Well, like many things we currently accept as normal and find hard to imagine shifting, this is another one that’s going to see dramatic change with the Great Disruption. There are two reasons we will accept this change, even though it seems hard to imagine in today’s political context.

The first reason is the shift we discussed in the last chapter in relation to poverty—the loss of the pressure relief valve that growth provides. Even though we don’t like inequality, we accept it based partly on what is effectively a social contract. We believe each individual has the right to get ahead. In a growing economy, everyone can support this because the pie is getting bigger, so as one person gets ahead it doesn’t mean another is forced backward. This makes growth the pressure relief valve for inequality, as argued by Henry Wallich, former governor of the Federal Reserve and Yale economics professor: “Growth is a substitute for equality of income. So long as there is growth there is hope, and that makes large income differentials tolerable.”

Without economic growth this contract can’t be fulfilled. If the earth is full, someone can have more only if someone else has less. Without the pressure relief valve, reducing inequality becomes a social imperative in order to reduce social friction. But could this happen? Is it even remotely conceivable that, even in a full world, those who have greater material wealth would, in a democratic society, accept having less to enable others to rise up the wealth ladder?

This is certainly hard to imagine in today’s political debates. But what if addressing inequality actually increased the quality of life for everyone, even for those we currently see as being at the top of society? Hard to imagine?

Here we come to the second reason we will shift away from such high levels of inequality. This comes from one of the most important pieces of research I’ve seen in several years, one that has substantially changed my view of how all this will unfold. Up until this point, I thought we were going to have to address poverty and inequality by a combination of moral persuasion and social imperative (to avoid local and global political instability). It appears there is another reason we should do so, one that is likely to be far more influential than moral persuasion.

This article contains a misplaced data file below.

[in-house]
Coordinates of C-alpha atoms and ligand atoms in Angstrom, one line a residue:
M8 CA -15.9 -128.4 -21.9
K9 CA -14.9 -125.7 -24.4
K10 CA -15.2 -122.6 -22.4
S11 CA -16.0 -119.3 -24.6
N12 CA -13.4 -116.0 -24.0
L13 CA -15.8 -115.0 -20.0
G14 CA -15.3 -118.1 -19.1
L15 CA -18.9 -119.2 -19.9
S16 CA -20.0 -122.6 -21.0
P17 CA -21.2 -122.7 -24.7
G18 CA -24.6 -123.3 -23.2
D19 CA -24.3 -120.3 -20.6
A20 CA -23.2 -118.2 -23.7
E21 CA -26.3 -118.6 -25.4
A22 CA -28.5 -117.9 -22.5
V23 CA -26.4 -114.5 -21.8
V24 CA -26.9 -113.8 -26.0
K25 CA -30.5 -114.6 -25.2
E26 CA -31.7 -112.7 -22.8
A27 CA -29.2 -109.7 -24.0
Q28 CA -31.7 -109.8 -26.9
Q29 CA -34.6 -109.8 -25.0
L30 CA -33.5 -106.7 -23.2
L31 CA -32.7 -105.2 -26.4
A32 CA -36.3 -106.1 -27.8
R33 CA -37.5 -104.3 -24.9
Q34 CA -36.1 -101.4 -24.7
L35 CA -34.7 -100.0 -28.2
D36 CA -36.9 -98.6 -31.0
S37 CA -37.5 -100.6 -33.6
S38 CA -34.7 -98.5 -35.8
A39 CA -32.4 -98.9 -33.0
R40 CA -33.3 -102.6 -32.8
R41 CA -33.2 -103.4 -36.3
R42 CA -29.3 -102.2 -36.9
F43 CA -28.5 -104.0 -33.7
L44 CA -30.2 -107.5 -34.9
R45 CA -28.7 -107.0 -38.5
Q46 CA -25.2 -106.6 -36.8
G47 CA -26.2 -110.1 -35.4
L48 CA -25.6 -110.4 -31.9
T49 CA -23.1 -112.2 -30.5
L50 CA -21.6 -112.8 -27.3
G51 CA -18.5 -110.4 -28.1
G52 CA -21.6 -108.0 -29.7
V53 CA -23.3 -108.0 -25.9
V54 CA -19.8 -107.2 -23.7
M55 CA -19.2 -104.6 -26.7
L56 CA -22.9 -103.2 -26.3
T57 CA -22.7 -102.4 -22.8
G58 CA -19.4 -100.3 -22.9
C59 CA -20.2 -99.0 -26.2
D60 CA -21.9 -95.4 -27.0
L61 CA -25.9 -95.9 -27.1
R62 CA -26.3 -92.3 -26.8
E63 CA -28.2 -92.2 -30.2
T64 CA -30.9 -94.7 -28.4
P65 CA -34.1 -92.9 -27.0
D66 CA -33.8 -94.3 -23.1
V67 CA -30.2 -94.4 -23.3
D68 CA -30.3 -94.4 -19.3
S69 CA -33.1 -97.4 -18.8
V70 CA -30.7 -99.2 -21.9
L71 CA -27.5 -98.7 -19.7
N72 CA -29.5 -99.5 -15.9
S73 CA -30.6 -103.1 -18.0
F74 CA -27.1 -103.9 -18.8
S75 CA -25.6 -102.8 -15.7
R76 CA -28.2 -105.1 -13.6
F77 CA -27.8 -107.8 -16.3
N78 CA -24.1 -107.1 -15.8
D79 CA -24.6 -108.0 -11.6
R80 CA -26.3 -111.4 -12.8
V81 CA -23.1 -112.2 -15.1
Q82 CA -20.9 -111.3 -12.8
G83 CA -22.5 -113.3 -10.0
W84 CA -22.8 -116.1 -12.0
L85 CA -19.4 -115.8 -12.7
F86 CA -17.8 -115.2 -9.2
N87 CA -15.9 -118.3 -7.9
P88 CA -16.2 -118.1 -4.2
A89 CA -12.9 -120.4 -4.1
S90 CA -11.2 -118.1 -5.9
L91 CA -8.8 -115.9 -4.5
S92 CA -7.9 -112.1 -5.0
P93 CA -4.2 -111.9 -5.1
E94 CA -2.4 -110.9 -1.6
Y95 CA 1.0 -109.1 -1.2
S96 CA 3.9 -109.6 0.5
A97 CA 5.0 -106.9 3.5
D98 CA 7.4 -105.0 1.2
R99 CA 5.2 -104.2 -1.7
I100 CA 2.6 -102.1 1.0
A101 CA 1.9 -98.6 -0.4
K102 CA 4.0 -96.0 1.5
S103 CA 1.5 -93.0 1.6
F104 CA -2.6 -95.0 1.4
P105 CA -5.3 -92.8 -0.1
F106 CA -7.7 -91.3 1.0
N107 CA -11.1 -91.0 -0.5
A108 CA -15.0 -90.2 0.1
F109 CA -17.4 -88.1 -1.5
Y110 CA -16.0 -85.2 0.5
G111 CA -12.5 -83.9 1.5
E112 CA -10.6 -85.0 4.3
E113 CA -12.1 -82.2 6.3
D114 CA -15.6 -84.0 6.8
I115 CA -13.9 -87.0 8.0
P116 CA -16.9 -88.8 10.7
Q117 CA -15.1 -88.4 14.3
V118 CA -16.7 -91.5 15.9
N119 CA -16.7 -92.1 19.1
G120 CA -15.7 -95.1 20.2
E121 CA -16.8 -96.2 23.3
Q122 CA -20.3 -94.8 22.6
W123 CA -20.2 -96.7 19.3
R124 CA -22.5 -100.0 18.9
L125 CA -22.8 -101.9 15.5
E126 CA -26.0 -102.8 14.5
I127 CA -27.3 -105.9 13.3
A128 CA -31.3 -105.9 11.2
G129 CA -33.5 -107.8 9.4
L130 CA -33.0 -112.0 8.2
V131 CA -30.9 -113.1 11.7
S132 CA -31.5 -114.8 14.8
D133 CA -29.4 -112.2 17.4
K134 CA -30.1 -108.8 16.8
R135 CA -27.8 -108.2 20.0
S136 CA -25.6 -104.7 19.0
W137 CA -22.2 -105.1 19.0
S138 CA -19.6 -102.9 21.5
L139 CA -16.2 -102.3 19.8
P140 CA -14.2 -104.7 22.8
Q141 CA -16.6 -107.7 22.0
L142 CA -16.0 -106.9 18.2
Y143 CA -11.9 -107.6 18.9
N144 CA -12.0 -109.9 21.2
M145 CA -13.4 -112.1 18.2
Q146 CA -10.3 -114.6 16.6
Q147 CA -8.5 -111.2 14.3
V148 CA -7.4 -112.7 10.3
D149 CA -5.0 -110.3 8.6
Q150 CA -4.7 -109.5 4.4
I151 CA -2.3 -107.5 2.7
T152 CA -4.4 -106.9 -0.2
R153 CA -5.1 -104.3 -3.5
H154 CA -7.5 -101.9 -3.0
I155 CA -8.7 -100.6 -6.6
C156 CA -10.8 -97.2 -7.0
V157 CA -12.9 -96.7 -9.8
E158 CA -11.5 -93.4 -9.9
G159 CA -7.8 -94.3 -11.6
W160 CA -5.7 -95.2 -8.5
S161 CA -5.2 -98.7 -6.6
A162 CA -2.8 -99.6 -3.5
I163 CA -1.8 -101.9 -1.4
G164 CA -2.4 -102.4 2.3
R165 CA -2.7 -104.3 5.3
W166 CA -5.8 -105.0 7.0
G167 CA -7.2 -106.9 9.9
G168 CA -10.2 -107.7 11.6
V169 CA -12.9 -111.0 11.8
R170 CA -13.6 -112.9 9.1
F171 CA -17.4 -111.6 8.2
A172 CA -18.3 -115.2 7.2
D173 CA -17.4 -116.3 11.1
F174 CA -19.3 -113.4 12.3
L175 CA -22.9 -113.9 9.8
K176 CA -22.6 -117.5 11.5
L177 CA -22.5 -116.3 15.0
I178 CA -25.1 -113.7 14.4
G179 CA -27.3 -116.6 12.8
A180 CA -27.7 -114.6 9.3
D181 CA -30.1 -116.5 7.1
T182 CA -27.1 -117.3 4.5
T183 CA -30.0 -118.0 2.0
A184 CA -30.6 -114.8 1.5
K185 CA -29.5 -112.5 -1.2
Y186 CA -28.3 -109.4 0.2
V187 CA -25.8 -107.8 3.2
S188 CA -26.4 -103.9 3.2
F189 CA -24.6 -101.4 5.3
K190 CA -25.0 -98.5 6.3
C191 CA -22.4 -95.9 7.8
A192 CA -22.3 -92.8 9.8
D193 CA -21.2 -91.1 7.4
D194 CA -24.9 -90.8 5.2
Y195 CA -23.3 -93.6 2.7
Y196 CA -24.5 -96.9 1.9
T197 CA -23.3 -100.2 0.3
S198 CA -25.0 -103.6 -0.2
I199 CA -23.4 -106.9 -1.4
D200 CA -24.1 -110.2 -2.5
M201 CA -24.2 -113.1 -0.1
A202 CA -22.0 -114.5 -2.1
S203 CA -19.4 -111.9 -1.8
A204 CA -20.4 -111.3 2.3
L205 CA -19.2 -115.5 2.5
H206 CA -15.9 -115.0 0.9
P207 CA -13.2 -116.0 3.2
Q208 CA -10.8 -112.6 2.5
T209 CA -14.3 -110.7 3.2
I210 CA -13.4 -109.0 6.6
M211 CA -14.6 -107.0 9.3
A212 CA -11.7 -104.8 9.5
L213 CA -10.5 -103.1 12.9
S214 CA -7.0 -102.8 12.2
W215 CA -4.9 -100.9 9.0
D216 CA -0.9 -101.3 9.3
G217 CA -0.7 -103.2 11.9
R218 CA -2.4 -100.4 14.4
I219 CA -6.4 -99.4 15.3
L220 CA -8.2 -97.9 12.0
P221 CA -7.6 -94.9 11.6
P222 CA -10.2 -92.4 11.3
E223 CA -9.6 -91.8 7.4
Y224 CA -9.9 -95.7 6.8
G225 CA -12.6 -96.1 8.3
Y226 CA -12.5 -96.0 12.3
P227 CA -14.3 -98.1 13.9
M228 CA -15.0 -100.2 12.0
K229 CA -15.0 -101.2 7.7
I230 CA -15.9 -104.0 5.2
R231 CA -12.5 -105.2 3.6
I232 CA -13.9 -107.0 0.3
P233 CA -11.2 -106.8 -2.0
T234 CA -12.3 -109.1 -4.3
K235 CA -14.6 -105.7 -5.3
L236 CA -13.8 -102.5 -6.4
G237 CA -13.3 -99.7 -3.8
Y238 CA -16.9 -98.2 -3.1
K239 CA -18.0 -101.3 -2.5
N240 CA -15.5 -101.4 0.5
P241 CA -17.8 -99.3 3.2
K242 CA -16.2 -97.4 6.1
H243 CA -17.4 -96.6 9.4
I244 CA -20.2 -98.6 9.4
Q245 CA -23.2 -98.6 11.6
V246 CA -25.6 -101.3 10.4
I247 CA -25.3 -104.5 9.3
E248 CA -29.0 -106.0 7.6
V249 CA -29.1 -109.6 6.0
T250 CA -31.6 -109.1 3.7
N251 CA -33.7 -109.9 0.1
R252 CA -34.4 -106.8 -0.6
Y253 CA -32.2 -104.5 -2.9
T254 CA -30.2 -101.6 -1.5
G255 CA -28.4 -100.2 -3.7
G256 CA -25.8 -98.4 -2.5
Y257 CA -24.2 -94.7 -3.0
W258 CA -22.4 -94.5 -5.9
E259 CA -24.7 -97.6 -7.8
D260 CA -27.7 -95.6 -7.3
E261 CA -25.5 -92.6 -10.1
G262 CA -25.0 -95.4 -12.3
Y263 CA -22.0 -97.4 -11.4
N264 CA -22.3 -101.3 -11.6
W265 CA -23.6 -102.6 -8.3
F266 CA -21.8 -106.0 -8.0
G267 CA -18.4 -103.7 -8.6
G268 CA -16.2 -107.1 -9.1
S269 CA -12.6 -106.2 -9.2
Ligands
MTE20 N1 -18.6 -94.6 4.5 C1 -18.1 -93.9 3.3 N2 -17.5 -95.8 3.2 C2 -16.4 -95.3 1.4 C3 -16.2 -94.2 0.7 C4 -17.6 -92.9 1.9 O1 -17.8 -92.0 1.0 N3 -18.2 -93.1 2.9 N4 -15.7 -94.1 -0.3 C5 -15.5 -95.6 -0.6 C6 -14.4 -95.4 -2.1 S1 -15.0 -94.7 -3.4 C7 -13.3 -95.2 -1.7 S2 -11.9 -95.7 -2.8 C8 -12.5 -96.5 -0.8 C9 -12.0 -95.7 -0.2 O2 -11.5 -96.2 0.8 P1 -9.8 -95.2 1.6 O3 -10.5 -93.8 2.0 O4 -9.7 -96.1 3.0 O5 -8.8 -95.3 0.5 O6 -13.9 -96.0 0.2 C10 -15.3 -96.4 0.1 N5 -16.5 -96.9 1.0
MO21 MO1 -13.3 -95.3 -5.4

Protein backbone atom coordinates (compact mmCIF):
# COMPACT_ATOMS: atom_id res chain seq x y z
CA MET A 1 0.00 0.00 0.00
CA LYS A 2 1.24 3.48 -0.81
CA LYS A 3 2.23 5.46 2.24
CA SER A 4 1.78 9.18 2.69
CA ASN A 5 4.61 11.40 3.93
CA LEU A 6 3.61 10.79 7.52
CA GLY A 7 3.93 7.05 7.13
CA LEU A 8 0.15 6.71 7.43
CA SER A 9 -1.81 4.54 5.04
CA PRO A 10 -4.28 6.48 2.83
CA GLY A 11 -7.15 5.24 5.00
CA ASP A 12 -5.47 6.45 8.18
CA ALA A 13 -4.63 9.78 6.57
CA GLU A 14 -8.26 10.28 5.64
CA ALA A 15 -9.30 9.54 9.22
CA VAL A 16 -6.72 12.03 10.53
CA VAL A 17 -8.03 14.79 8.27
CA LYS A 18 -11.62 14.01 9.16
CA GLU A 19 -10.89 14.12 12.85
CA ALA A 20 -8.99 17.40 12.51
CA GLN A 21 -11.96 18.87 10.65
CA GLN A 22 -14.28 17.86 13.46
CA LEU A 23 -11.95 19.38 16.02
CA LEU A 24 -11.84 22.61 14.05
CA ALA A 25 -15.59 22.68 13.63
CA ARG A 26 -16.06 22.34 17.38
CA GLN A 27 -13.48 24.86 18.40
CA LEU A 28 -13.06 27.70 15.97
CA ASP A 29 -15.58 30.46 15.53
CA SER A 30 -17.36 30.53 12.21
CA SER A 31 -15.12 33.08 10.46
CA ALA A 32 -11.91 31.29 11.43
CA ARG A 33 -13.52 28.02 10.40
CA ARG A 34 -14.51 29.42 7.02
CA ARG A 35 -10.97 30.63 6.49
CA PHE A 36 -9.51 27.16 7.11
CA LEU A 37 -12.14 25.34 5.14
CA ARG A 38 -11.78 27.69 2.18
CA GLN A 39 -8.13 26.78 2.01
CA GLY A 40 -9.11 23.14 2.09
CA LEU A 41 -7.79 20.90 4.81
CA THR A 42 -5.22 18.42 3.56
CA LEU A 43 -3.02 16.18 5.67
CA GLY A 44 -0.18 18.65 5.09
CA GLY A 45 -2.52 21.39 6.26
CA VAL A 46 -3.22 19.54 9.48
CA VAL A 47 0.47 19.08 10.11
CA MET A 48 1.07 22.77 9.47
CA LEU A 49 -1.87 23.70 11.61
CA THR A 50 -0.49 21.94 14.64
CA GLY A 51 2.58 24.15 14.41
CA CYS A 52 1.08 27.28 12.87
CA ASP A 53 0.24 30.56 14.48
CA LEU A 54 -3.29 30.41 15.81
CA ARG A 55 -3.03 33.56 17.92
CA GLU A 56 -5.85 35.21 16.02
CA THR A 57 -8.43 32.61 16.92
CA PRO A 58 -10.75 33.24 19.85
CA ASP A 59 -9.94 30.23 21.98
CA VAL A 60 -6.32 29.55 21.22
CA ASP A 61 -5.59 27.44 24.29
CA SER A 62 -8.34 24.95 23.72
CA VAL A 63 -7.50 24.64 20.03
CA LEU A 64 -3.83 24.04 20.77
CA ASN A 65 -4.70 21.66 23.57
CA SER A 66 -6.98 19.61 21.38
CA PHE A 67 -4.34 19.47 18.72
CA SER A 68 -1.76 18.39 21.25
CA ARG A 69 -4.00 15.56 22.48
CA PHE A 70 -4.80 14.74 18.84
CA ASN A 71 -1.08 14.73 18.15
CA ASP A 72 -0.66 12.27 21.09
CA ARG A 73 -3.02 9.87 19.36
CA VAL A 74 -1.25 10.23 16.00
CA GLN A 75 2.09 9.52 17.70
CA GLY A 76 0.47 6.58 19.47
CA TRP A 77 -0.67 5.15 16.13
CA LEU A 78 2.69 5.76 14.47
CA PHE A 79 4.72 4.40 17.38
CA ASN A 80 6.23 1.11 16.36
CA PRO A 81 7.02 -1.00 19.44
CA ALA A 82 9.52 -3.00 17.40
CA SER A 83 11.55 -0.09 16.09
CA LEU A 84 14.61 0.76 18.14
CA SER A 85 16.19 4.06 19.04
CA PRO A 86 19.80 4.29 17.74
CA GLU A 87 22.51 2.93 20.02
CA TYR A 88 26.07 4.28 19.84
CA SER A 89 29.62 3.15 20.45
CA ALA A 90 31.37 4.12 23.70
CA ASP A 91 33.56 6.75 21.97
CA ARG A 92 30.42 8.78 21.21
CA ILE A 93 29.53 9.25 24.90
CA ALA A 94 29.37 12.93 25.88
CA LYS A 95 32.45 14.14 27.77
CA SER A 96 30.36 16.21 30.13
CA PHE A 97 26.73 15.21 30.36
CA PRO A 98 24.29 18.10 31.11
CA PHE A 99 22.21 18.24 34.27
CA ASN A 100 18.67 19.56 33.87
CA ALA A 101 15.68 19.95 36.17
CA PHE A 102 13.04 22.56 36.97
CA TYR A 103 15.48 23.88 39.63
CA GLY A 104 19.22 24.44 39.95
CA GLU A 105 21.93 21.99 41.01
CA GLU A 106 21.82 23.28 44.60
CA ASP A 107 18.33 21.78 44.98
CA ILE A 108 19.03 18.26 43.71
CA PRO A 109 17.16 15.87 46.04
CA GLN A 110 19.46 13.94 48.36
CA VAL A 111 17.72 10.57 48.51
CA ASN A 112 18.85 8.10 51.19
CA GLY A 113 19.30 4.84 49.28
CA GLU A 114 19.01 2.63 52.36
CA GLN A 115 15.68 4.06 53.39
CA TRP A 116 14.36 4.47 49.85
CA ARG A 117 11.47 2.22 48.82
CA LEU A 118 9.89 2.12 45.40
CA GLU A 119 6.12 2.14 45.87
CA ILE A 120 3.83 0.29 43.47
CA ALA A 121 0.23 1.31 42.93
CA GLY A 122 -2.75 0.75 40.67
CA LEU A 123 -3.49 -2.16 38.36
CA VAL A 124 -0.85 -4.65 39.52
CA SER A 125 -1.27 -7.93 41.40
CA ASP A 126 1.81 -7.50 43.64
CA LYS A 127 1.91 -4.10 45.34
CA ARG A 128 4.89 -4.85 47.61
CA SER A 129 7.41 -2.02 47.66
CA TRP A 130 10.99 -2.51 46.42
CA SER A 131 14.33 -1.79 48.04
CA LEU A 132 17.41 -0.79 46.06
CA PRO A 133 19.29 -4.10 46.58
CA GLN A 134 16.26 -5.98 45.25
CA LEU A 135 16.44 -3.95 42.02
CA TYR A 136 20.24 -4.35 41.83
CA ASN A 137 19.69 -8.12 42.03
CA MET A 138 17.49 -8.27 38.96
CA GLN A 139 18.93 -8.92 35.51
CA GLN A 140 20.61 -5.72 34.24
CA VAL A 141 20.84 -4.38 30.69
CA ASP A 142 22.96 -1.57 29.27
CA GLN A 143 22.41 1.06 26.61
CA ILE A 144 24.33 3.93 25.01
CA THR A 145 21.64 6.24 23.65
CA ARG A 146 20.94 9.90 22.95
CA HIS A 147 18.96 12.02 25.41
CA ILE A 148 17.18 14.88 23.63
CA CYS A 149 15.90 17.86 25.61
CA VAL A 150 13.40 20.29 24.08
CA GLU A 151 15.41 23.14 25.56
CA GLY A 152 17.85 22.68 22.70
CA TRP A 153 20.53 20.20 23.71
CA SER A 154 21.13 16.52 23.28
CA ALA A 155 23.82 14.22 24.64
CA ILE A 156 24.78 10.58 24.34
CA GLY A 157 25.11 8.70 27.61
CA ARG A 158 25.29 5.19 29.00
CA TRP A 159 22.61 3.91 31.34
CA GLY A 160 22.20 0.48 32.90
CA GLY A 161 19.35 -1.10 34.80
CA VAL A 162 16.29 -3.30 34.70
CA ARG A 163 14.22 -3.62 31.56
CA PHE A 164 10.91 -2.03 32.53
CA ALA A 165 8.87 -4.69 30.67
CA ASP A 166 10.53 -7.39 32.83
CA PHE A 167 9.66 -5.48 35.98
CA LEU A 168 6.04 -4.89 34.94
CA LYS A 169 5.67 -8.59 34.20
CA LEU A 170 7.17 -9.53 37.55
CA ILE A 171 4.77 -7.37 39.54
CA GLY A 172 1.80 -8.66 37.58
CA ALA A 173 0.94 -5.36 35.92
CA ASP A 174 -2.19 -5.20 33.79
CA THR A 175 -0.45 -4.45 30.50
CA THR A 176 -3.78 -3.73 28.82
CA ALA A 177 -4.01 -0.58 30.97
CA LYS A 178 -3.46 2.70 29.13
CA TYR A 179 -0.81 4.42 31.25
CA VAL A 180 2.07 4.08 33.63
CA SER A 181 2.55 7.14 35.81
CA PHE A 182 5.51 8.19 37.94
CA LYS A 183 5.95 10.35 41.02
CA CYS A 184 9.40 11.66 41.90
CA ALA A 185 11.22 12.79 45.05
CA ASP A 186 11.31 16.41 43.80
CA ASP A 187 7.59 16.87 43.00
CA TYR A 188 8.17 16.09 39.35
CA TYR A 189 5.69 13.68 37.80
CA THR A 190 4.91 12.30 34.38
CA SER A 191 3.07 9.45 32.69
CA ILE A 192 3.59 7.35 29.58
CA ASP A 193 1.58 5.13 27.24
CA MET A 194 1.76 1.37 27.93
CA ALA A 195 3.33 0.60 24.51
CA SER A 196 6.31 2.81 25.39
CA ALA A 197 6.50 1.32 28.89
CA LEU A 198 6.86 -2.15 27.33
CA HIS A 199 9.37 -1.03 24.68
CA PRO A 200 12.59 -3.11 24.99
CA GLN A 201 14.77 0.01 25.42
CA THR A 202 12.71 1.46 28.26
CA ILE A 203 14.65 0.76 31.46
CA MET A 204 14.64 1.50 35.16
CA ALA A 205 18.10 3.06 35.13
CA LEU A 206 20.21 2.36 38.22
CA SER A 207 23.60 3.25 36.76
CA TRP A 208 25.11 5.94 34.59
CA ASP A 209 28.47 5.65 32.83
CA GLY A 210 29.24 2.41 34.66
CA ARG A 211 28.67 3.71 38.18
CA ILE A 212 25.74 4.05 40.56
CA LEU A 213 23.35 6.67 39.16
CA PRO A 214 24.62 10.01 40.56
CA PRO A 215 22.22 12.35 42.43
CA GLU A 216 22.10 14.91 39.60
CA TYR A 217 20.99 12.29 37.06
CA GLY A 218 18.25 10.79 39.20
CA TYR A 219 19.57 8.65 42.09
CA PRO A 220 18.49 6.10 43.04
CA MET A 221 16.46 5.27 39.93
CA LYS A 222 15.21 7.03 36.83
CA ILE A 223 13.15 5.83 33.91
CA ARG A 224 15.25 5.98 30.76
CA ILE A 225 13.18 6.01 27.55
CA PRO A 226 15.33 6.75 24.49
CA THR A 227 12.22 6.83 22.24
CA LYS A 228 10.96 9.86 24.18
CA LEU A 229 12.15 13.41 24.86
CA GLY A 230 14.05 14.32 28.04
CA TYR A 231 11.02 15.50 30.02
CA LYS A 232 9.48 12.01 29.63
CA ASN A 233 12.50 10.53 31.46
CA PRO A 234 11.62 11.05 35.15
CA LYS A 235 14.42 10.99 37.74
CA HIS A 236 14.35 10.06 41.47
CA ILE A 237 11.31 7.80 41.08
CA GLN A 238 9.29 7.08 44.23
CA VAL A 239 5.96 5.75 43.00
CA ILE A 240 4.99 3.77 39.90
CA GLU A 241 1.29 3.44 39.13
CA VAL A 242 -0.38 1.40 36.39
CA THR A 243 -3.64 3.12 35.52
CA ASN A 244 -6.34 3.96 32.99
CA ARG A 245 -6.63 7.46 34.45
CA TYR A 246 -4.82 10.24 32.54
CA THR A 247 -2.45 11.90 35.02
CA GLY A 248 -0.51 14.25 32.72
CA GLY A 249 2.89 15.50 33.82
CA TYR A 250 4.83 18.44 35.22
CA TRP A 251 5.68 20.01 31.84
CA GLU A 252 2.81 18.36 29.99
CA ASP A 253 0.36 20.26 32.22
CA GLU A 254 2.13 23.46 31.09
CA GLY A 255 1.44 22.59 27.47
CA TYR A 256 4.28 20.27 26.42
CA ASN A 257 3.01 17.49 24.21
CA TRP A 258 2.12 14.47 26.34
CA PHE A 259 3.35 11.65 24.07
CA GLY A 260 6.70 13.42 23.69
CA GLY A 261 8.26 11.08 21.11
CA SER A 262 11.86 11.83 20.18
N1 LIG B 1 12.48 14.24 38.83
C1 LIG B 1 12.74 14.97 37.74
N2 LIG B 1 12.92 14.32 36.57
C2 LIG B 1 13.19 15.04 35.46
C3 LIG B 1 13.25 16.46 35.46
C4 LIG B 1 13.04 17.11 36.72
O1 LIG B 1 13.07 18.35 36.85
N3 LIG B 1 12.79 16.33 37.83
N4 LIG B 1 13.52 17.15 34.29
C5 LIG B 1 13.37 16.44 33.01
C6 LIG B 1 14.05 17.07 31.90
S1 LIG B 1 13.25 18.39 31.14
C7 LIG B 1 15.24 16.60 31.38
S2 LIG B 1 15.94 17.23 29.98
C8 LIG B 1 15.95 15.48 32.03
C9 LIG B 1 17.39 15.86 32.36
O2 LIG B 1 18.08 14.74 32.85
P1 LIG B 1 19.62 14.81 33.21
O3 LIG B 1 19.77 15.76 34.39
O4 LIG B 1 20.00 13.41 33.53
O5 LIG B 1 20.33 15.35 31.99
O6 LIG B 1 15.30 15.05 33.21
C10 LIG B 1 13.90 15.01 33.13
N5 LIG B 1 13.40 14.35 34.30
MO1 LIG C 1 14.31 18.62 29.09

This new research was presented in the book The Spirit Level by Richard Wilkinson and Kate Pickett and was the result of comprehensive analysis by its authors over many years into the impact of inequality on a huge range of social indicators of progress. Its conclusions are startling.

It turns out that the greatest predictor of social ills, across an incredible range of phenomena, is not the absolute level of poverty or disadvantage. It is instead the degree of inequality or income difference among people. This is profoundly significant, because we have mostly assumed that actual poverty—lack of wealth—was the cause of social problems. We therefore thought that because economic growth increases wealth, even if unequally, poverty would be reduced and along with it many social problems. This has been one of the key reasons government is so obsessively focused on economic growth as its central objective.

But it seems that absolute wealth is a poor indicator of social progress, whereas relative inequality within our society is a strong indicator. The fascinating thing is how comprehensive this is, impacting life expectancy, obesity, imprisonment rates, teenage pregnancy, mental health, levels of trust in the community, educational performance, status of women, and so on. The differences were not marginal, with most of the indicators being three to ten times worse in more unequal societies. This applied even when none of the subjects in the group being researched were anywhere near what could be considered poor. So, for example, among U.K. civil servants in Whitehall, all well paid by global standards, the bottom of the group had a death rate three times as high as the top of the group, of which only a third could be explained by other causes like obesity and smoking (and some of those were perhaps driven by inequality anyway).

Before you think, “Oh well, then, in whatever society I am in, I better get to and stay at the top of the pile,” consider this. The evidence demonstrates that even those at the top are better off if their society is more equal, regardless of their relative level of actual wealth. Studies typically divide society into four income groups—those in the bottom 25 percent, those in the two middle groups, and those in the top 25 percent in terms of income. The studies consistently show that greater equality improves wellbeing even for those in the top 25 percent. It might seem strange at first, but the best way for the wealthiest group to improve their own lives is to improve the lives of those earning less than them!